CalPERS, CalSTRS and all California public plans would be closed to new employees starting July 1, 2007, under a constitutional amendment introduced today by California Assemblyman Dan Richman. Instead, employees would join newly created defined contribution plans.
"We're making commitments to people that we just can't afford to pay," said Dan Pellissier, Mr. Richman's chief of staff. The state's pension contribution has grown to $2.6 billion this year from $200 million in 2000, and the legislative analyst's office predicts it will reach $3.5 billion by 2009. That contribution is crowding out other needs for the state and localities, he said.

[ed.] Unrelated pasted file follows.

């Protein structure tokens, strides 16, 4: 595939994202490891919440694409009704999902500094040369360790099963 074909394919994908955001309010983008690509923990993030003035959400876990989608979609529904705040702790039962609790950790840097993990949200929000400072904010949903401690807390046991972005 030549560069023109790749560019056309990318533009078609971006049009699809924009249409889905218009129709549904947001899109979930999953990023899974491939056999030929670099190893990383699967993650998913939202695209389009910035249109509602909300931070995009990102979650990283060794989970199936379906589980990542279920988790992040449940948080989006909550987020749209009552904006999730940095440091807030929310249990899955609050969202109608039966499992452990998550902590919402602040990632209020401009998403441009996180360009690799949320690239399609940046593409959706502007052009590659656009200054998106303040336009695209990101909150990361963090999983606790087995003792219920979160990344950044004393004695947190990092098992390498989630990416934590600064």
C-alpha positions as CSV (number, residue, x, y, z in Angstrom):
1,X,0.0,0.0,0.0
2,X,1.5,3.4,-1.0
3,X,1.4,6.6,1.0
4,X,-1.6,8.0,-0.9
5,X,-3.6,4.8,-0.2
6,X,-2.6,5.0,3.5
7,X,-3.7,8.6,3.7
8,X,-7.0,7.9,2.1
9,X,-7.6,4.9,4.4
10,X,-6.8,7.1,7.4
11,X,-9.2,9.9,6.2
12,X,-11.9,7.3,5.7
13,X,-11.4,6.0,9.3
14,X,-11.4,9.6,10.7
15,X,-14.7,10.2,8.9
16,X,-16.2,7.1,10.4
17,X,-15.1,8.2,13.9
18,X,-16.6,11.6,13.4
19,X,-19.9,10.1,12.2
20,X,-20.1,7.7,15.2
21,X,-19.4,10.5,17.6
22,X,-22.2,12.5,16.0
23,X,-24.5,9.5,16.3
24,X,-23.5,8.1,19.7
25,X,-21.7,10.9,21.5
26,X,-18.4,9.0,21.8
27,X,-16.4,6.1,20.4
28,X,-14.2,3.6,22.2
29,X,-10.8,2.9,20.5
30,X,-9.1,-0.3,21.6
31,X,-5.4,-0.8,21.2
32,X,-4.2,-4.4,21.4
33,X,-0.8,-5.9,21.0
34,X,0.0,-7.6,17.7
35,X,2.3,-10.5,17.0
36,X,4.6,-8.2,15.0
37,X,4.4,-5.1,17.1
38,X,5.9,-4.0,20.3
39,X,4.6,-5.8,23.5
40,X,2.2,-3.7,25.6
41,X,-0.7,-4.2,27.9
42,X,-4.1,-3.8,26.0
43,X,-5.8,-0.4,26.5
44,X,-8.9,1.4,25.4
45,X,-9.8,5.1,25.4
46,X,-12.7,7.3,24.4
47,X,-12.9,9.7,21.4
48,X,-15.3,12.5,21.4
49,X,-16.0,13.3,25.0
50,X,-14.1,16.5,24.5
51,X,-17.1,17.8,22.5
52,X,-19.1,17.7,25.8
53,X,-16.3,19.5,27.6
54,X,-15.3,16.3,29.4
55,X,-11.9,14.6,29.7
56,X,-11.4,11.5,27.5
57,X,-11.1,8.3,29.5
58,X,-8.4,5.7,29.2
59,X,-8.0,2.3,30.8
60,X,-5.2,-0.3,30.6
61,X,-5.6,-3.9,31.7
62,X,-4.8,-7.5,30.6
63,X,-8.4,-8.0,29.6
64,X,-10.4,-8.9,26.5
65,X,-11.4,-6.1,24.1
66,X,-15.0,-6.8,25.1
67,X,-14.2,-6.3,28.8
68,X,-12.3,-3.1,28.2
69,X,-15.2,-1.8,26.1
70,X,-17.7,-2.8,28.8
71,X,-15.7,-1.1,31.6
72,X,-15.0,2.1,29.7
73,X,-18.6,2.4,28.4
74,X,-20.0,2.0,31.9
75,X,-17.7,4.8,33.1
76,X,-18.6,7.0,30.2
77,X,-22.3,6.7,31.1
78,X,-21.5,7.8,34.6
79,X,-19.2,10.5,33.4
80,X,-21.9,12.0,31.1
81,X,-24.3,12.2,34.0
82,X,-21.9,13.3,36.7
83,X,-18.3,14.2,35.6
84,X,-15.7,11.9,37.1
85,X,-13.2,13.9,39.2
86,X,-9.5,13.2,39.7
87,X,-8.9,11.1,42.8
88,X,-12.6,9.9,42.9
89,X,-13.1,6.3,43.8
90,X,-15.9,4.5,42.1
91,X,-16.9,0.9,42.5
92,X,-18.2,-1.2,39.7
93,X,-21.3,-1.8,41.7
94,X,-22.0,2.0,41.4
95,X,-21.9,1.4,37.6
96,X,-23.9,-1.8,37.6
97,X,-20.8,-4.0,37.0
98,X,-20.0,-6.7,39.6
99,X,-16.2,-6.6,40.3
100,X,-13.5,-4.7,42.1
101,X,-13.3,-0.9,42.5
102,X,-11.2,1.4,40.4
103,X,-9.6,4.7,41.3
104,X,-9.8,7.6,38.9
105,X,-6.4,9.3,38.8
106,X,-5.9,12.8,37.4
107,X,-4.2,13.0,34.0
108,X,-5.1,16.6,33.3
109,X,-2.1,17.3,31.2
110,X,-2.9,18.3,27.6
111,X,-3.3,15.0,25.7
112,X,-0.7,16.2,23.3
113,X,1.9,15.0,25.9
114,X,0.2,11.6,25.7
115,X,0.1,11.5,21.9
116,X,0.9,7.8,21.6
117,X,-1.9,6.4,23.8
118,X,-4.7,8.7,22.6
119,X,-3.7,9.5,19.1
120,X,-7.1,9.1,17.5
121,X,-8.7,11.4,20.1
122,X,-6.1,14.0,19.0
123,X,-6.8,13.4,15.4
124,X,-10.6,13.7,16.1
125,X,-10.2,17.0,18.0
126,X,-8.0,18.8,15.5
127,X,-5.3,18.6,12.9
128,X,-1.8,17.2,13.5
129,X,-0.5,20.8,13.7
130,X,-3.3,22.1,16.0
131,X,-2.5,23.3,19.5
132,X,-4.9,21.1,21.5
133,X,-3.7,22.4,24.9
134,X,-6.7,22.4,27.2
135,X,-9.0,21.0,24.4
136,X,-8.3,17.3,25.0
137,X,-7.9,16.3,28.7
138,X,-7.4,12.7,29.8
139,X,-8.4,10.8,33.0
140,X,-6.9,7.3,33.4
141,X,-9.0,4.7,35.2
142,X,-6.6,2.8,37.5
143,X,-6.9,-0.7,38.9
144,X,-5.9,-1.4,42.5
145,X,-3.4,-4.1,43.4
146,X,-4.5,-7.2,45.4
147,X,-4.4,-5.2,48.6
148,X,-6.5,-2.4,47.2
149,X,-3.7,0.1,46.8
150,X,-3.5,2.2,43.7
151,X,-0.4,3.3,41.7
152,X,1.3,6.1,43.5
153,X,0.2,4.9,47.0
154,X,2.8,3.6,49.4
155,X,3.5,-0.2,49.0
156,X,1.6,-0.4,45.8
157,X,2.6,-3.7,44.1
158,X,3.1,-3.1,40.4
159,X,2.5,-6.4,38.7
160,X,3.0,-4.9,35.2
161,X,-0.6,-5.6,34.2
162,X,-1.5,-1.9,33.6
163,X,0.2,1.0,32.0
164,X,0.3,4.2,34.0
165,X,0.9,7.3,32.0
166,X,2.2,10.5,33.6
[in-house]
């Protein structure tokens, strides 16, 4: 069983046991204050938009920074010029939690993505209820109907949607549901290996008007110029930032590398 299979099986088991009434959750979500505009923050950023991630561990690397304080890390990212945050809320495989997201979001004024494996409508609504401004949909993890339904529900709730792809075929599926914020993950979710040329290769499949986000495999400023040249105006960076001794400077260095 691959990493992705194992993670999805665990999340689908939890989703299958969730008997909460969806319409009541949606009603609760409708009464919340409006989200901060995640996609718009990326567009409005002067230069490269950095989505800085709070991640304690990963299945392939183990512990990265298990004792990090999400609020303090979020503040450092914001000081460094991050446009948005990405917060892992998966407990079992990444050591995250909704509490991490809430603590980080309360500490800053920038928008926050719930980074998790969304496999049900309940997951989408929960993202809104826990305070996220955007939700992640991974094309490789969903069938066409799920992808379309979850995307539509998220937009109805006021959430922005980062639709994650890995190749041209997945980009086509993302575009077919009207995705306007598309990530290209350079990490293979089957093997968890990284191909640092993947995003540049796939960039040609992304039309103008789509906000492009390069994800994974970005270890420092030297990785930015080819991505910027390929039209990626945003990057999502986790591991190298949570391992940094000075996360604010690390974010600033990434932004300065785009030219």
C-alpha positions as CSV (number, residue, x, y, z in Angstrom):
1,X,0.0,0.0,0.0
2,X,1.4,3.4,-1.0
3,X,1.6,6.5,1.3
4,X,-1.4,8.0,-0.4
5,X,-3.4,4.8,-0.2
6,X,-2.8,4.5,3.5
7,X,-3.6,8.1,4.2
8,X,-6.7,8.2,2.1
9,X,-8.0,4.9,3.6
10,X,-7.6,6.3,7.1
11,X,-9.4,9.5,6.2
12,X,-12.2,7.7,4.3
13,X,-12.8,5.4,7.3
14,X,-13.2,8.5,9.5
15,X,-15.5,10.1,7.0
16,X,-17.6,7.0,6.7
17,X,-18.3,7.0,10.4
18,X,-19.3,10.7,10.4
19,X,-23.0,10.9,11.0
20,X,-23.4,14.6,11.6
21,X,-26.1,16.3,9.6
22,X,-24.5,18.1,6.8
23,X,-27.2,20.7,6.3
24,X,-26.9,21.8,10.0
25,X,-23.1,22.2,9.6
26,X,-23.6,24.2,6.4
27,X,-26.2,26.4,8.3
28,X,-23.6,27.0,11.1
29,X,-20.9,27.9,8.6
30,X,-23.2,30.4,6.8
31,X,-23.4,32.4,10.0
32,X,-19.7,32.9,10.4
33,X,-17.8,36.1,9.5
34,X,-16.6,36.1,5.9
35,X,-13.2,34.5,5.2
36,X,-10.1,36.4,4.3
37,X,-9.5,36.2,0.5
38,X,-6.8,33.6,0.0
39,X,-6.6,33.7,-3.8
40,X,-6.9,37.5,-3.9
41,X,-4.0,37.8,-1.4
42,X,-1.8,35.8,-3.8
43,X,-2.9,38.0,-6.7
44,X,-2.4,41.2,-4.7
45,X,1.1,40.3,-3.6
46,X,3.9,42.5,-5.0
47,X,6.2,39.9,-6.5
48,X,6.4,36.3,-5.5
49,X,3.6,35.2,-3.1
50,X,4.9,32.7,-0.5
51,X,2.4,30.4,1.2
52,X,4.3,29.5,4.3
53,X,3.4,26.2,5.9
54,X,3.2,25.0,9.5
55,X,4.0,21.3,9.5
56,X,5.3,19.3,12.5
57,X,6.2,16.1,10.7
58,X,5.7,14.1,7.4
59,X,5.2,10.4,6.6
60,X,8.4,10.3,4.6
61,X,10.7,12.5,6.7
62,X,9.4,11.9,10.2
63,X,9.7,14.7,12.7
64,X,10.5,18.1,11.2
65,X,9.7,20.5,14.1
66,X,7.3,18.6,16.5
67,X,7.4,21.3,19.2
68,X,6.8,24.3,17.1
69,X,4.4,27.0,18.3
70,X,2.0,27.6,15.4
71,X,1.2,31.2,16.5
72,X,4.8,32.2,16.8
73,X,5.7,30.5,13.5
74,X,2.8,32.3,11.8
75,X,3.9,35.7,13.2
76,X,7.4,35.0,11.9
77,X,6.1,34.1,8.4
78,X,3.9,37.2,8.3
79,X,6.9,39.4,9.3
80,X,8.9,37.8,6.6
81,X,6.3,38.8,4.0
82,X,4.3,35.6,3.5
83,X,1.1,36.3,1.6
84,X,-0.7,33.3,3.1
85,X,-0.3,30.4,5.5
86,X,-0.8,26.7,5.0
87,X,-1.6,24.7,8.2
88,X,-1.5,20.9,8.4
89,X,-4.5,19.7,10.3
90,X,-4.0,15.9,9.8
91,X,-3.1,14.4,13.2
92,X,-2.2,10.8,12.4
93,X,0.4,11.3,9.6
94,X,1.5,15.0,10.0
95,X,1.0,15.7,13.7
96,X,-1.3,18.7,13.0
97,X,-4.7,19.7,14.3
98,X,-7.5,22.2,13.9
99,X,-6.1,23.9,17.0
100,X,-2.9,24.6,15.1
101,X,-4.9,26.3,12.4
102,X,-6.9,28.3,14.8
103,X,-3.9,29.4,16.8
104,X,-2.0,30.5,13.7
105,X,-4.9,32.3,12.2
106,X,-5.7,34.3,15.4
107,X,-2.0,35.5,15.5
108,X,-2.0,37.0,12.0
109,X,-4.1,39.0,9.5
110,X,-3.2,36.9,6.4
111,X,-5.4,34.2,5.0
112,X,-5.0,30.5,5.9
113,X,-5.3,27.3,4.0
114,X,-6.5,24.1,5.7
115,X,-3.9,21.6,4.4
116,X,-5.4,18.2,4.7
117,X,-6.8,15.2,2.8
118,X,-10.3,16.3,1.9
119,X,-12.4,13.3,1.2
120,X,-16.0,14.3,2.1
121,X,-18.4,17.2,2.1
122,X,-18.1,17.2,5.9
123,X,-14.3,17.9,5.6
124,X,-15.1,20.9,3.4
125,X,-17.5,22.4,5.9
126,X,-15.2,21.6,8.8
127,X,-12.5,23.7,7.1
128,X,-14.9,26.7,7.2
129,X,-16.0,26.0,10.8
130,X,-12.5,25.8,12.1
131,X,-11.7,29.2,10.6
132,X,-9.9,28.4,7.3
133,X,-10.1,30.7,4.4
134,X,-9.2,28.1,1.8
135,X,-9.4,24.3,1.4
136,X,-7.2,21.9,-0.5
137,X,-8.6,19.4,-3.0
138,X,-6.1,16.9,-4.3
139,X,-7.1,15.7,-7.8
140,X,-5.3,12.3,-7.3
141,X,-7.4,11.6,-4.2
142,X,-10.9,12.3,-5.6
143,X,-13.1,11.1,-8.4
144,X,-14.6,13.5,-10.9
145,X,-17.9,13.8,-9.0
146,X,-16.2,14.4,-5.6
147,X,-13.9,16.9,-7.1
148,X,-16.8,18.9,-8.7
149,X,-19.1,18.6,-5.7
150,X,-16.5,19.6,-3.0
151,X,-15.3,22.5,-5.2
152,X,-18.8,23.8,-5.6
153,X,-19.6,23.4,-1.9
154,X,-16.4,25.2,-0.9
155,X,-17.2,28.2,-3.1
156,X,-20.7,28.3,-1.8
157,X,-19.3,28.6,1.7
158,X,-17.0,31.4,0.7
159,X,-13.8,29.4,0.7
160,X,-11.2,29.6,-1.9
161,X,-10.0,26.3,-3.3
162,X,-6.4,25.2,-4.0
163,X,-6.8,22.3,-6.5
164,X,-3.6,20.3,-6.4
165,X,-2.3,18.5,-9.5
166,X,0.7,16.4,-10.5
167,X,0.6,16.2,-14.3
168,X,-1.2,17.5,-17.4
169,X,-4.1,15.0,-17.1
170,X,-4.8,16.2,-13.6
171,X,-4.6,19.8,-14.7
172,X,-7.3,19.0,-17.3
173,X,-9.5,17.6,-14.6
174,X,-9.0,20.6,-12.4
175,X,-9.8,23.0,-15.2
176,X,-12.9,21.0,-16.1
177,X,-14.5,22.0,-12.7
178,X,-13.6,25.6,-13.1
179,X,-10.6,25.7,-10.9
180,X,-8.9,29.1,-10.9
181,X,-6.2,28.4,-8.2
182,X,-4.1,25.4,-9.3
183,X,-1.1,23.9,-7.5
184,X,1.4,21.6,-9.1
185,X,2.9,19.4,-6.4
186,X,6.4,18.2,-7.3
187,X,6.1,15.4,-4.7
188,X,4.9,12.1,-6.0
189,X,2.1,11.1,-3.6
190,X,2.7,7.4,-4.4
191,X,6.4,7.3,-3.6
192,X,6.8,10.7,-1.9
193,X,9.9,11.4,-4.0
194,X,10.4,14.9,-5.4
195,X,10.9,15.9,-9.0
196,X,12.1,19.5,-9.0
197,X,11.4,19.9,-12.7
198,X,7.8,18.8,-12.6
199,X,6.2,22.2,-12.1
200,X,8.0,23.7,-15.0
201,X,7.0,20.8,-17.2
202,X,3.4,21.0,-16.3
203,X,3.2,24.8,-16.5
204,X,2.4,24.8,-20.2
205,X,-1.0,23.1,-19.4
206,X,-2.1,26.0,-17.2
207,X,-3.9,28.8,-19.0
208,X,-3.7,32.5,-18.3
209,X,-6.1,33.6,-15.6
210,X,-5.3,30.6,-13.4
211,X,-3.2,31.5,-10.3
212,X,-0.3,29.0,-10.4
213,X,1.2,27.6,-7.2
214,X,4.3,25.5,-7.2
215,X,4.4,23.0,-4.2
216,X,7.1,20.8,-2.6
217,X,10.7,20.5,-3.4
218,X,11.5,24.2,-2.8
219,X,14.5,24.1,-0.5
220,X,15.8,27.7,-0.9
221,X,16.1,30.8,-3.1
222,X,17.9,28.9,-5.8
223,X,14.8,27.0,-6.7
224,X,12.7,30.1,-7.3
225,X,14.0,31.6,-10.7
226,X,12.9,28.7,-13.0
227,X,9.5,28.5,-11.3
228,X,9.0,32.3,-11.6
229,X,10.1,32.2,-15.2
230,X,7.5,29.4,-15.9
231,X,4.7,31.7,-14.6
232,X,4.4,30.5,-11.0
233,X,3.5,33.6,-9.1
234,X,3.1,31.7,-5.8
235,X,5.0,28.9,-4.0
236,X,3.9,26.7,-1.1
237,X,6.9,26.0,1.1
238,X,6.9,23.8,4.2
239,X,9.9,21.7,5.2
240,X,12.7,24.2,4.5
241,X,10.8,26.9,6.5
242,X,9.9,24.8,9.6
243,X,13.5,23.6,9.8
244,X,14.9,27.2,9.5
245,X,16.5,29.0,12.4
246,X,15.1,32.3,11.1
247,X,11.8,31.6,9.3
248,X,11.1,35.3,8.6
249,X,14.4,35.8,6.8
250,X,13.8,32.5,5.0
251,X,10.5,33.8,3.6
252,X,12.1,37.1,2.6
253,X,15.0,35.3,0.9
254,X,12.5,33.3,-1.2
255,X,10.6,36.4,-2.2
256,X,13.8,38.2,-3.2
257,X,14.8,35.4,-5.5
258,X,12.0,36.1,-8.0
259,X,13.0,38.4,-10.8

The constitutional amendment would require that new employees join a defined contribution plan but would not provide details of plan provisions. Mr. Pellissier said staff is developing a separate bill that would create plans that would have a dollar-for-dollar match on up to 10% of employee pay. If employees did not make their own investment choices, they would default into lifestyle funds.
Robert Walton, assistant vice president for governmental affairs for the $177.8 billion California Public Employees' Retirement System, Sacramento, said that the cost of pension benefits has been overstated. "The cost as a percentage of payroll, even today, is lower than it was '80 through '86, even after you consider all the benefit increases," he said.